Design of a safety-guaranteed industrial environment is important because it determines the ultimate outcomes of industrial activities involving safety of workers. Looking back over the past 20 years, the industrial accident rate in the Republic of Korea has drastically reduced to less than half of that 20 years ago. Industrial accident rate (IAR) is typically defined as the number of injuries and deaths per 100 workers. Despite the increasing efforts to prevent industrial accidents in recent years, IAR in the Republic of Korea has not improved much beyond a value of 0.7 since 1998 (Table 1). IAR in Japan, however, varied from 0.5 in 1989 to 0.2 in 2009, the average being 0.31 over the past 21 years [3]. Table 2 shows that the fatality rate in the Republic of Korea, as defined by the number of deaths in industrial accidents per 10,000 workers, is from five to 30 times greater than in most developed countries. Note that the UK uses different measures for calculating the accident rate and, therefore, these values in Table 1 are not directly compatible with data in other countries.

It is of interest to compare the significance

It is of interest to compare the significance of cox inhibitor patterns of immune checkpoint–associated molecules on the prognosis of patients with mRCC receiving TKIs as first-line systemic therapy, against other conventional prognostic indicators. In this study, the following independent prognosticators were identified: expression status of PD-L1 for PFS, and expression statuses of PD-1, and PD-L1 in addition to lymph node metastasis and MSKCC classification for OS. Shin et al. [18] also demonstrated the independent prognostic effect of PD-L1, but not PD-L2, expression on both PFS and OS of 91 patients with mRCC who received TKIs. As PD-L1 and PD-L2 both play an important role in immune suppression in the tumor microenvironment [4], it is difficult to clearly separate the effects of these 2 ligands on the prognosis of patients with mRCC receiving TKIs. However, PD-L1 and PD-L2 are known to display different molecular manners in their interaction with PD-1, including their affinity for PD-1 and postbinding conformational changes [21,22].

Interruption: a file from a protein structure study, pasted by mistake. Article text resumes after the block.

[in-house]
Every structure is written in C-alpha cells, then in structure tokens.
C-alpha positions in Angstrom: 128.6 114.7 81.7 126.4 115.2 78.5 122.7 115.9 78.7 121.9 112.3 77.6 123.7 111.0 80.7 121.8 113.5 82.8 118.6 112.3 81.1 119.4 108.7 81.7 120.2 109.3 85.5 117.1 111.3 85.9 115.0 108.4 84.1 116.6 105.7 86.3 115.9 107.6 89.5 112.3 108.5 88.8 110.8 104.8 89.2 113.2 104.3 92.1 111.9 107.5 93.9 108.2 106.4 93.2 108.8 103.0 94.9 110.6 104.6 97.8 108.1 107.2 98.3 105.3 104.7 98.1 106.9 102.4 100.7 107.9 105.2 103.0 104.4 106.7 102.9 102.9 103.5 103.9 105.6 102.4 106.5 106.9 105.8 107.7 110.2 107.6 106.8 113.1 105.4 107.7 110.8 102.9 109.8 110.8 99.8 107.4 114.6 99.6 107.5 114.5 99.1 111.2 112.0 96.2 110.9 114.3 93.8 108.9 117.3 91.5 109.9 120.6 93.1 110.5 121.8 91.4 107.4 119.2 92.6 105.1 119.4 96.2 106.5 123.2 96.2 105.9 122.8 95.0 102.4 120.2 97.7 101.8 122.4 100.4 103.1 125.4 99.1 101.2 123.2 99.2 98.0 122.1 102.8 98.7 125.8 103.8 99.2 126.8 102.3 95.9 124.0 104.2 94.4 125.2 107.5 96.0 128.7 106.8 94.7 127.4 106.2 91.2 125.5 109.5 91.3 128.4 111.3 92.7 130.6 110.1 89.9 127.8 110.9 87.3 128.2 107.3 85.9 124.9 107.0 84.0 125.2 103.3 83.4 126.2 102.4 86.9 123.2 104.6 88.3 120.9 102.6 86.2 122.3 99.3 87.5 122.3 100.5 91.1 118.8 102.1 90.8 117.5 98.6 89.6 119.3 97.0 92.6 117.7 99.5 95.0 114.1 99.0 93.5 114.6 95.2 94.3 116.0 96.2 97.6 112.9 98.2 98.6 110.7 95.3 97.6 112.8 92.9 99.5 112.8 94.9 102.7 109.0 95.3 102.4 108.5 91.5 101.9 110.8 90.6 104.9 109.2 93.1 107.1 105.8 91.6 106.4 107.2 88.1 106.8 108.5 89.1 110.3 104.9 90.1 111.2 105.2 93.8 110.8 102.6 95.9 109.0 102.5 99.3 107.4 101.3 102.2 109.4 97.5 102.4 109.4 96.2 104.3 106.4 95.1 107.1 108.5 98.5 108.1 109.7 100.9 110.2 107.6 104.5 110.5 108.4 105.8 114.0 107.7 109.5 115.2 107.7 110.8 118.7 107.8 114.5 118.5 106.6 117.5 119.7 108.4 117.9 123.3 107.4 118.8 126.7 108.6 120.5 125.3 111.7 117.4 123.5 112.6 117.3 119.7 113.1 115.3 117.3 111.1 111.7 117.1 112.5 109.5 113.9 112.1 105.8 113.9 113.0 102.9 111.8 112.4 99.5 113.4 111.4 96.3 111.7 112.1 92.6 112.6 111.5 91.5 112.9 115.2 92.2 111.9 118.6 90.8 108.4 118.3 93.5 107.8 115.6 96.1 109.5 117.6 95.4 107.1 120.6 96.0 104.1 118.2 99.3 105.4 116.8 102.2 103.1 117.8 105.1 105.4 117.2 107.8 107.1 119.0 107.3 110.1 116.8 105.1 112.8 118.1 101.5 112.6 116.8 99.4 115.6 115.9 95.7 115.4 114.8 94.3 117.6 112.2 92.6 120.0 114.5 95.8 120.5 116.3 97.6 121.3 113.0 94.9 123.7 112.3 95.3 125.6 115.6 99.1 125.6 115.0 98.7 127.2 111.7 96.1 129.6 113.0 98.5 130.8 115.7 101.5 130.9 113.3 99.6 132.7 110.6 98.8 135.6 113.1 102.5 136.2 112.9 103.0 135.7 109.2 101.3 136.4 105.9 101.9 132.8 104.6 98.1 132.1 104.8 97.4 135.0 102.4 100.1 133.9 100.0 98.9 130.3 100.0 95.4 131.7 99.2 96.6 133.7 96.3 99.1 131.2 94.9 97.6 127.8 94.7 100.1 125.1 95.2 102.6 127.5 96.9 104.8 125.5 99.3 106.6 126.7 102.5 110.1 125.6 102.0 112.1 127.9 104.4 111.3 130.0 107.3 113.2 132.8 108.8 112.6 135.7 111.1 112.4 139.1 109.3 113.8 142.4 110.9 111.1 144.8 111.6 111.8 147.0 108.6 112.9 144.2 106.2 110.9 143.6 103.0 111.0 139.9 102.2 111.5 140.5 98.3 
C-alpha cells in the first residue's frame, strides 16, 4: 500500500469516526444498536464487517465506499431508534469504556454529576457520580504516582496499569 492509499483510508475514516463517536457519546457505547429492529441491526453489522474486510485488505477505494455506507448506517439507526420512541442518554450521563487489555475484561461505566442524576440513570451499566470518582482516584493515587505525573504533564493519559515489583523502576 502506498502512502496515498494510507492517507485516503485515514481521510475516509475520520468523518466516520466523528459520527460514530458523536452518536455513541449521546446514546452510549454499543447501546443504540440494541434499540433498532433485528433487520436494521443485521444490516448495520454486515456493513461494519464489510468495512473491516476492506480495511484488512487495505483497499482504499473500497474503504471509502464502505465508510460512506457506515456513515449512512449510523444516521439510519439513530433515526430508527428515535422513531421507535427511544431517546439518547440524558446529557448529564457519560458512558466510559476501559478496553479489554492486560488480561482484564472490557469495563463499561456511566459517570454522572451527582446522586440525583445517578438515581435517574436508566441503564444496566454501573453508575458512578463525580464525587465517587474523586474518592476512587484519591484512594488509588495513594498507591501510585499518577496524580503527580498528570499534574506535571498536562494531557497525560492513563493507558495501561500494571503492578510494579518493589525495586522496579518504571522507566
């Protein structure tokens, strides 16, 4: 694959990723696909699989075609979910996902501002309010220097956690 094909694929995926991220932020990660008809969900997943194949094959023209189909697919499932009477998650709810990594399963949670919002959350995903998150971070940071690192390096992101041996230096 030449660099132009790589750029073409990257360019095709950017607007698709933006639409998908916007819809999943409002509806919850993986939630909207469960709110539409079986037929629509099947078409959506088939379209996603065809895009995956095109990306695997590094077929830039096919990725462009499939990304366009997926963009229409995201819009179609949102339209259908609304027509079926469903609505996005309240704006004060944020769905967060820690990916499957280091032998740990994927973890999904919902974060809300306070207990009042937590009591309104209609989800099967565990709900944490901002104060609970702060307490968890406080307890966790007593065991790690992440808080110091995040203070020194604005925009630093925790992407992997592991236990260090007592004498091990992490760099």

Another point of interest is whether or not the findings achieved in this study can be applied to future clinical practice. To date, there have been several studies suggesting that therapeutic efficacy of TKI against mRCC could be improved by interfering with immunosuppressive pathways; that is, treatment of various types of cancer model with TKI, which has been shown to increase T-cell recruitment and infiltration into tumors, can be synergistic with immune checkpoint blockade therapy [23–26]. For example, Liu et al. [24] reported that antiangiogenic therapy for mRCC induced the infiltration of CD4+ and CD8+ T-lymphocytes, which was accompanied by up-regulation of PD-L1 and inversely correlated with PFS and OS. Considering these findings in addition to the results of our study, the development of a combined therapy of TKIs and PD-1/PD-L1 blockade may prove beneficial for patients with mRCC, particularly for those with tumors expressing PD-L1.